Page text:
Listening Journal, Southern Journey, March 29


We spent much of the day on the road, heading to Oxford and the premier of the documentary SUB-SIPPI and saying a sorrowful goodbye to the best trip to New Orleans we’d ever taken. Of course, no trip in an Overeem vehicle will be unaccompanied by music, and I must make a fervent pitch to my readers about one rekkid we listened to en route: Beausoleil’s FROM BAMAKO TO CARENCRO. I would argue, and few, I believe, would dispute me, that Beausoleil is and has been the finest Cajun band on the planet for decades. Leader Micheal Doucet is a genius fiddler and a highly underrated and very passionate vocalist…and crafty. Guitarist David Doucet, as I noted a couple of days ago, is such a skilled, ringing, and fluid guitar player he begs comparison to the great Doc Watson. The rest of the band are no slouches. However, with bands this great comes consistency, and haunting consistency is ennui (really, that’s the listener’s fault), and that syndrome may be the reason you don’t hear them talked about much anymore. In the case of FROM BAMAKO TO CARENCRO that is unfortunate. Along with the usual spirited originals and traditional songs one expects from a Beausoleil album, the Doucets engineer several daring and successful experiments: a moving, desert-tinged tribute to their fellow humans in Mali; an audacious and slyly joyful ride through Trane’s “Bessie’s Blues” (jazzers never cover that!); a visit north to Mississippi to convert Fred McDowell’s “You Got to Move” to Cajun funeral music; and, perhaps MOST audacious, an assault on that great LIVE AT THE APOLLO opener, “I’ll Go Crazy.” Even P.J. Proby couldn’t pull THAT off–and I can just imagine how the band’s faithful cut a rug to it in concert. I would link tracks, but they aren’t up on everyone’s free platform, YouTube. Just trust me: this is the best Beausoleil album, and thus the best Cajun album, in years (their last, ALLIGATOR PURSE, was also stellar) and you MUST buy it. That’s an order. Here is the Spotify link for the album, at least.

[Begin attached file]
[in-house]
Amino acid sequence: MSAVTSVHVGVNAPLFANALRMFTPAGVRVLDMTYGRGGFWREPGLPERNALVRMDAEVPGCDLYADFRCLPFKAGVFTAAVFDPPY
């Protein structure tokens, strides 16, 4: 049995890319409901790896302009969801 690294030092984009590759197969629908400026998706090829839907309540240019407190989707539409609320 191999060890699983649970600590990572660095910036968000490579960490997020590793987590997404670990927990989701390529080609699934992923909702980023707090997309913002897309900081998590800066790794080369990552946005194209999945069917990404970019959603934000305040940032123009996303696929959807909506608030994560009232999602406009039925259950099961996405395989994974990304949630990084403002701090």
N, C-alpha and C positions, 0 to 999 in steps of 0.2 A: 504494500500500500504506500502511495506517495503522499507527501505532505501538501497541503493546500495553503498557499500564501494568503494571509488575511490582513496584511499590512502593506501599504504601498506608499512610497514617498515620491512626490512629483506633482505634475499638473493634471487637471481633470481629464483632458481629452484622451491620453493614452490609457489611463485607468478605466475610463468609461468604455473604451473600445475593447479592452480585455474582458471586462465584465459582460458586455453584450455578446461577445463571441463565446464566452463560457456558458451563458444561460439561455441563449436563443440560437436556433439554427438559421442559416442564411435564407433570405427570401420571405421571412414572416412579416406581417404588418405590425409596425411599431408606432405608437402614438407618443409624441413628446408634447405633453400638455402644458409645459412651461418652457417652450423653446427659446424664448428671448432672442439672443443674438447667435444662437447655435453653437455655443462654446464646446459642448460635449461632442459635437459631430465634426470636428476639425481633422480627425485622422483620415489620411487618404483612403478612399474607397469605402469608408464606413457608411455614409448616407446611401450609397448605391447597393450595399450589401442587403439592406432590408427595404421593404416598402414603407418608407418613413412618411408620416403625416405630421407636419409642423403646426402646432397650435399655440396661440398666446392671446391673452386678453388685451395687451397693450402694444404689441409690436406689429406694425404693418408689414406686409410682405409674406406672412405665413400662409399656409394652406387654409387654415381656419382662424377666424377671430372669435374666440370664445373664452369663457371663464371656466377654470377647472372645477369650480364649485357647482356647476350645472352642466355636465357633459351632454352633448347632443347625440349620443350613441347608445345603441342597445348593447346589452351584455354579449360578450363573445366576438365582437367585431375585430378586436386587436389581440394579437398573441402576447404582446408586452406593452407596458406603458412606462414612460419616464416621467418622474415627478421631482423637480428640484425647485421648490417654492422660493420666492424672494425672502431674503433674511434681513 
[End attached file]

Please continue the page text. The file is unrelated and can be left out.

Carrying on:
In Oxford, we heard some great soul music while we were dining at Ajax’s on the square (specifically, Ann Peebles’ “99 Pounds”), and, as I had at Coleman’s BBQ in Senatobia last week, I looked around at the older white diners and wondered what they were thinking and feeling in ’63 and ’64. You never know. But James Meredith’s statue at Ole Miss got vandalized about a month ago, and time takes its time making things go away.

Go see SUB-SIPPI. I was under the influence of medicine and not at my best, but it is a thoughtful and hopeful commentary on the many good things about the state. My favorite segment focused on a black elementary student who had turned to gardening to help him manage his behavior. The screening was at The Lyric Theater, and was preceded by a band performance (The Blues Doctors, and that’s how they sounded–it’s a horrible band name, but the duo were likely both actual physicians) and–the bane of concertgoing, in my not-so-humble opinion–a DJ set. I am not sure what place bad ambient rhythm had at such an event, but, as Nicole often says, it always sounds like porno music, say, from some glossy Japanese urban erotic film. I know this would be a stretch, but how about some music from…MISSISSIPPI? It wouldn’t have to be blues, just local. And don’t tell me the DJ’s constructions were original, and therefore regional; the closest he got was a snatch of Gil Scot Heron–and he was from Kentucky.

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